Boyz n the Hood (1991)
John Singleton's portrayal of social problems in inner-city Los Angeles takes the form of a tale of three friends growing up together 'in the 'hood.' Half-brothers Doughboy and Ricky Baker are foils for each other's personality, presenting very different approaches to the tough lives they face. Ricky is the 'All-American' athlete, looking to win a football scholarship to USC and seeks salvation through sports, while 'Dough' succumbs to the violence, alcohol, and crime surrounding him in his environment, but maintains a strong sense of pride and code of honor. Between these two is their friend Tre, who is lucky to have a father, 'Furious' Styles, to teach him to have the strength of character to do what is right and to always take responsibility for his actions.
At the age of 10, Tre Styles moves to the inner city to live with his dad, Furious. The elder Styles is determined to raise his son with self-respect and self-worth, not an easy task in a neighborhood where crime and drugs are rampant. By the age of 17, Tre is a level headed young man who has stayed out of trouble, unlike his friend Doughboy who has been in and out of jail several times. His brother hopes a football scholarship will be his way out. Tre works hard to be true to his father and to his friends but violence, which can change your life in an instant, is something they all have to deal with.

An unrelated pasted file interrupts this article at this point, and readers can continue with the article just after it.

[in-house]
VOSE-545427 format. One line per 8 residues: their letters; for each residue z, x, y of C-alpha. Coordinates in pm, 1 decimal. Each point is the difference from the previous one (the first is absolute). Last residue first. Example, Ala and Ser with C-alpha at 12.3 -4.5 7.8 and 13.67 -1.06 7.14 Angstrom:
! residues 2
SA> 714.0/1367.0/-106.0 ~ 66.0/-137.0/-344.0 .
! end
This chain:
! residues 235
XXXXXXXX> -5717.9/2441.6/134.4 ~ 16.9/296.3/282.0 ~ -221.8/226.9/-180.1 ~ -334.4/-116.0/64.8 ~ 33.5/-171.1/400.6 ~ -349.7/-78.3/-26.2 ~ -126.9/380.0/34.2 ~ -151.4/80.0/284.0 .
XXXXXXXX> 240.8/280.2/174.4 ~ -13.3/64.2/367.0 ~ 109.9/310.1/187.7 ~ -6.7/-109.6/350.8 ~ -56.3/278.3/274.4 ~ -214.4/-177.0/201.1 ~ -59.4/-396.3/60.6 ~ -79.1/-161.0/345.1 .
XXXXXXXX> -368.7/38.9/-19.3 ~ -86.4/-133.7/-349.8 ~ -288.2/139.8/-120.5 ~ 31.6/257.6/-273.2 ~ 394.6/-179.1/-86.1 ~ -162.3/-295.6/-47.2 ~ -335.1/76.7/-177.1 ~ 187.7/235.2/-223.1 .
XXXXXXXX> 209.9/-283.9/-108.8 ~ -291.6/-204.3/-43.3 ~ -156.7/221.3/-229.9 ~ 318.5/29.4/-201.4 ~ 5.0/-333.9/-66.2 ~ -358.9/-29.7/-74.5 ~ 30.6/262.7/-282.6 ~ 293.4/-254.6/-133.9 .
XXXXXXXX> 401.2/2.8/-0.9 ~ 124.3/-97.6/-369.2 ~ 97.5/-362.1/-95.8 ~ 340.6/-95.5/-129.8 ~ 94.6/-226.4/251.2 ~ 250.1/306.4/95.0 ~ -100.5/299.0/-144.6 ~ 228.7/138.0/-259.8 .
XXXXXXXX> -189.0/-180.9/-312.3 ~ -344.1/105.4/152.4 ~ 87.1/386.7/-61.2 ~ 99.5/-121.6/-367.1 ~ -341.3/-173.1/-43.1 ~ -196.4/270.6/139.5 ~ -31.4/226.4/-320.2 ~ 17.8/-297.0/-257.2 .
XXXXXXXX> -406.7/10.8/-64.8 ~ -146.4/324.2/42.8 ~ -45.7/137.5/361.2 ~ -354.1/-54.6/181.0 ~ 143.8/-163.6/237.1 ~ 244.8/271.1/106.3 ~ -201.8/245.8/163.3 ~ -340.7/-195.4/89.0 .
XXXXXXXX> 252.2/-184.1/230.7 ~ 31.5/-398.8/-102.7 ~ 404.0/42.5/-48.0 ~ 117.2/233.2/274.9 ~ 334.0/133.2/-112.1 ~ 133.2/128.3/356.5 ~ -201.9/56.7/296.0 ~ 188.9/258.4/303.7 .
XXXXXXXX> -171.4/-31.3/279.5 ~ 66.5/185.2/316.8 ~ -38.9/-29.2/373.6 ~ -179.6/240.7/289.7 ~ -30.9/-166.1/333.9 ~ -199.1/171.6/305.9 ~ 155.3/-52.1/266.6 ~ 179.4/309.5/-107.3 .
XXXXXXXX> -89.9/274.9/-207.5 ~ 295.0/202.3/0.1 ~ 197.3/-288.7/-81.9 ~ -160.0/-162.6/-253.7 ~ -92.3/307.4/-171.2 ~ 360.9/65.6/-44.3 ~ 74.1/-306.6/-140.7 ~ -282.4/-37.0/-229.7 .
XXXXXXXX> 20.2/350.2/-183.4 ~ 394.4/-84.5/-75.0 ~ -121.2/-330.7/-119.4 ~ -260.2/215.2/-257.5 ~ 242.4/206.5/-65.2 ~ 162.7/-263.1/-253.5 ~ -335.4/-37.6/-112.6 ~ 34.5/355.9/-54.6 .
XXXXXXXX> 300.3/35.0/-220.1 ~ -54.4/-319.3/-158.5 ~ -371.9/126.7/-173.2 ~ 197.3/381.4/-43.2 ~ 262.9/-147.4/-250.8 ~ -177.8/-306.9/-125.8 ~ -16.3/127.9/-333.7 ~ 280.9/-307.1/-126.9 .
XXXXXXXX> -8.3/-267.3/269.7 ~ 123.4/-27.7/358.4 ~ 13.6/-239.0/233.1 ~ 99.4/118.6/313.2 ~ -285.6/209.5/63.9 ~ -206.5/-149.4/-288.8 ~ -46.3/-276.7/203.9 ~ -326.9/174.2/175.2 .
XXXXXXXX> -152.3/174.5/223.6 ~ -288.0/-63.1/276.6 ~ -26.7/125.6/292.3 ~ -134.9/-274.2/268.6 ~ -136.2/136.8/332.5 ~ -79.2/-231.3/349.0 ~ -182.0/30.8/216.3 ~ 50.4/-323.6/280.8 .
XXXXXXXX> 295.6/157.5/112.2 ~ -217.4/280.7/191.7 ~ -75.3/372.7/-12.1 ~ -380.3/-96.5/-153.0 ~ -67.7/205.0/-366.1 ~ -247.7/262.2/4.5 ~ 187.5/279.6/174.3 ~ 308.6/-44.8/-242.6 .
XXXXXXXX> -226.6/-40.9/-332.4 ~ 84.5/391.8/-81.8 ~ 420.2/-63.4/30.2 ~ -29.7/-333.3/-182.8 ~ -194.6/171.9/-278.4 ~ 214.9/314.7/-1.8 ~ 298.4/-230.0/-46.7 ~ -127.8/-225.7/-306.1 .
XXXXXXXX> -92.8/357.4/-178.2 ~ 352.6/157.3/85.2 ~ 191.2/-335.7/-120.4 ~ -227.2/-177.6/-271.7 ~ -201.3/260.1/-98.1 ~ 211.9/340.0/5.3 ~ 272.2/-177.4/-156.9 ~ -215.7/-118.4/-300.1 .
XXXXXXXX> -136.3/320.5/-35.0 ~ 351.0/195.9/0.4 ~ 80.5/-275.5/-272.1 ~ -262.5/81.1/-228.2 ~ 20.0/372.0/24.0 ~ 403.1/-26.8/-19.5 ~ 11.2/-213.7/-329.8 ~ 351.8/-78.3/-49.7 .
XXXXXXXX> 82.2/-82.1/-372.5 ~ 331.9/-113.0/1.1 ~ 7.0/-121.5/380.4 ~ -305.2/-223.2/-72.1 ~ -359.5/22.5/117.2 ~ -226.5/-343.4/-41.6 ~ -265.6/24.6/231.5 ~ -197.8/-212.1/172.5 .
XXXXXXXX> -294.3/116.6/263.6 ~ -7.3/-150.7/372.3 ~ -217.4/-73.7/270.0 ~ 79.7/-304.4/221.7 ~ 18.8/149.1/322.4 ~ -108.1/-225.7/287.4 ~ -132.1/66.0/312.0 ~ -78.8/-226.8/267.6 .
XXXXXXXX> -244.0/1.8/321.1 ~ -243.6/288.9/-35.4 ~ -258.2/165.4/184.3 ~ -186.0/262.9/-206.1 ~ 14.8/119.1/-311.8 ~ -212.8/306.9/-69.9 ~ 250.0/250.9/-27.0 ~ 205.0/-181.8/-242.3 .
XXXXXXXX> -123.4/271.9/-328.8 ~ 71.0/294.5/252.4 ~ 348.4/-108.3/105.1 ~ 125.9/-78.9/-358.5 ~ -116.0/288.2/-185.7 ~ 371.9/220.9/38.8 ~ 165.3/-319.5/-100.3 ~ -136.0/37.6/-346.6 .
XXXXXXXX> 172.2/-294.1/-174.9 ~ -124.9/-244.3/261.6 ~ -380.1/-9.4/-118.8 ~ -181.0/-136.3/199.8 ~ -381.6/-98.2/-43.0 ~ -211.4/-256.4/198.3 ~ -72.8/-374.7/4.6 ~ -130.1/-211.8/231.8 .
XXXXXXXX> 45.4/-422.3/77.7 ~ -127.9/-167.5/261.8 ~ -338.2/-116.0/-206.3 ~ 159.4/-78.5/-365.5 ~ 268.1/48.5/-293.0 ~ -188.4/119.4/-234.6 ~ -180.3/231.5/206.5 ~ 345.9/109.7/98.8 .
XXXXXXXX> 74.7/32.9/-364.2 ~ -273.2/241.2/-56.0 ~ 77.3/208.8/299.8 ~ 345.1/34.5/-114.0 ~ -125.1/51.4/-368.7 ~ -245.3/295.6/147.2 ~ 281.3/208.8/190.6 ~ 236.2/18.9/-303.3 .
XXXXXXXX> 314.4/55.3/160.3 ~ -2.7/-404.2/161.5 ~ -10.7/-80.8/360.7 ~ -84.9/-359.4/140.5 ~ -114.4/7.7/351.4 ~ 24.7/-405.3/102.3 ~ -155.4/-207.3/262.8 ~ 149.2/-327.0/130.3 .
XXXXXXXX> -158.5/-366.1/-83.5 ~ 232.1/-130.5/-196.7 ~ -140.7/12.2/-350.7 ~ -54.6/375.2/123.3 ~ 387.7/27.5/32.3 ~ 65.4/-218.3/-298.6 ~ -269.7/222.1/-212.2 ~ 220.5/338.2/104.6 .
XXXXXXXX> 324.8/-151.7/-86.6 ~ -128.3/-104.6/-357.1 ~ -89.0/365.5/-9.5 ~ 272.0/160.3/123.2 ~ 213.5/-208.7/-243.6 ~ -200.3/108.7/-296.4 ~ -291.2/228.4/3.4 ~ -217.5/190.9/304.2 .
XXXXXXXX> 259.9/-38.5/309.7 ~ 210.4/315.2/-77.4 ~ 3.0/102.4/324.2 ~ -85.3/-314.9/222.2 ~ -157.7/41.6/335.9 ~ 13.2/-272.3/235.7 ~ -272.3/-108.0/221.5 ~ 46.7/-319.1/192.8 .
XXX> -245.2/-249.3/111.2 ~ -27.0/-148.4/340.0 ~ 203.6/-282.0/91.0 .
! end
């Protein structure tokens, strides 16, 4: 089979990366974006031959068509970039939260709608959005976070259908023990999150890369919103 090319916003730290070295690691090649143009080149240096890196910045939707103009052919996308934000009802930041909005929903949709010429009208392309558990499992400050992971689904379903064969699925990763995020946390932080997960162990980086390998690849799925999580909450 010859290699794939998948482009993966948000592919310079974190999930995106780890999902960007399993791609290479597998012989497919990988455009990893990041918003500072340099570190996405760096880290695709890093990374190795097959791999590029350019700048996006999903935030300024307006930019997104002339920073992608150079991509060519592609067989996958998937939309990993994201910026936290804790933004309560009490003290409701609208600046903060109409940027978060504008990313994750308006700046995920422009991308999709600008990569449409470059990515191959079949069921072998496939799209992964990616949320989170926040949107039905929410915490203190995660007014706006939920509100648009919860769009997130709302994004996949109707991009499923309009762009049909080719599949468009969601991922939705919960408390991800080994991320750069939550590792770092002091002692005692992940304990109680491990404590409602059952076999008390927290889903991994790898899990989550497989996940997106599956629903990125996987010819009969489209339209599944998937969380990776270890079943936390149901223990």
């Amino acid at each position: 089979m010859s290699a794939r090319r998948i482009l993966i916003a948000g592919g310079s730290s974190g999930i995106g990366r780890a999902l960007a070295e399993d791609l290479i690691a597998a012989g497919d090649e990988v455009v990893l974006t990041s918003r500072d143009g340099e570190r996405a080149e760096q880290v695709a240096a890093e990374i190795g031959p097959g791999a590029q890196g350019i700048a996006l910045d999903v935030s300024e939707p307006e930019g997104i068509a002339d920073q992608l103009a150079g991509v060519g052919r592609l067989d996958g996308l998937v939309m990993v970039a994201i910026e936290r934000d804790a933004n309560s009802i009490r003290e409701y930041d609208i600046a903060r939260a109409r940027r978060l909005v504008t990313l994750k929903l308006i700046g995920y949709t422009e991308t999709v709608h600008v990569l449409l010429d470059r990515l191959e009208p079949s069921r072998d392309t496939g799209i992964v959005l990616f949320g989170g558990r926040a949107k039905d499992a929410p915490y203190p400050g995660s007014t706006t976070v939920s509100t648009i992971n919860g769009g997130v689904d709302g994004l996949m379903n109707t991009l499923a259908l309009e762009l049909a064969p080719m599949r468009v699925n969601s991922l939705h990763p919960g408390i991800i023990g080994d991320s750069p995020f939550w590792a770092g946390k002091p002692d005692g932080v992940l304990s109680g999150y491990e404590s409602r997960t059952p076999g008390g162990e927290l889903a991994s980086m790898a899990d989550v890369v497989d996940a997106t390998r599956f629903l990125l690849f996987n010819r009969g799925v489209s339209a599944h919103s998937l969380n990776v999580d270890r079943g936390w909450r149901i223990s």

In South Central Los Angeles, the boy Tre Styles lives with his divorced mother Reva Styles. When Tre is suspended for three days at school, Reva decides to send him to live in Crenshaw with his father, the businessman Furious Styles, "to become a man". Tre befriends his neighbors, the half-brothers Doughboy and Ricky Baker, and soon they become best friends. Seven years later, Tre is an educated teenager preparing to join the university; Ricky is an athlete, expecting to join the university with scholarship since he is a great football player; and Doughboy is a small time criminal that has been arrested several times. But they live in a dangerous neighborhood where dreams are shattered by bullets.
The story of life in South Central Los Angeles, following the fortunes or otherwise of a group of young blacks. Struggling to escape the violence and drugs, some of them opt for education, pinning their hopes on college, others are caught up in the violence that is endemic to the neighbourhood.
Follows the lives of three young males living in the Crenshaw ghetto of Los Angeles, dissecting questions of race, relationships, violence and future prospects.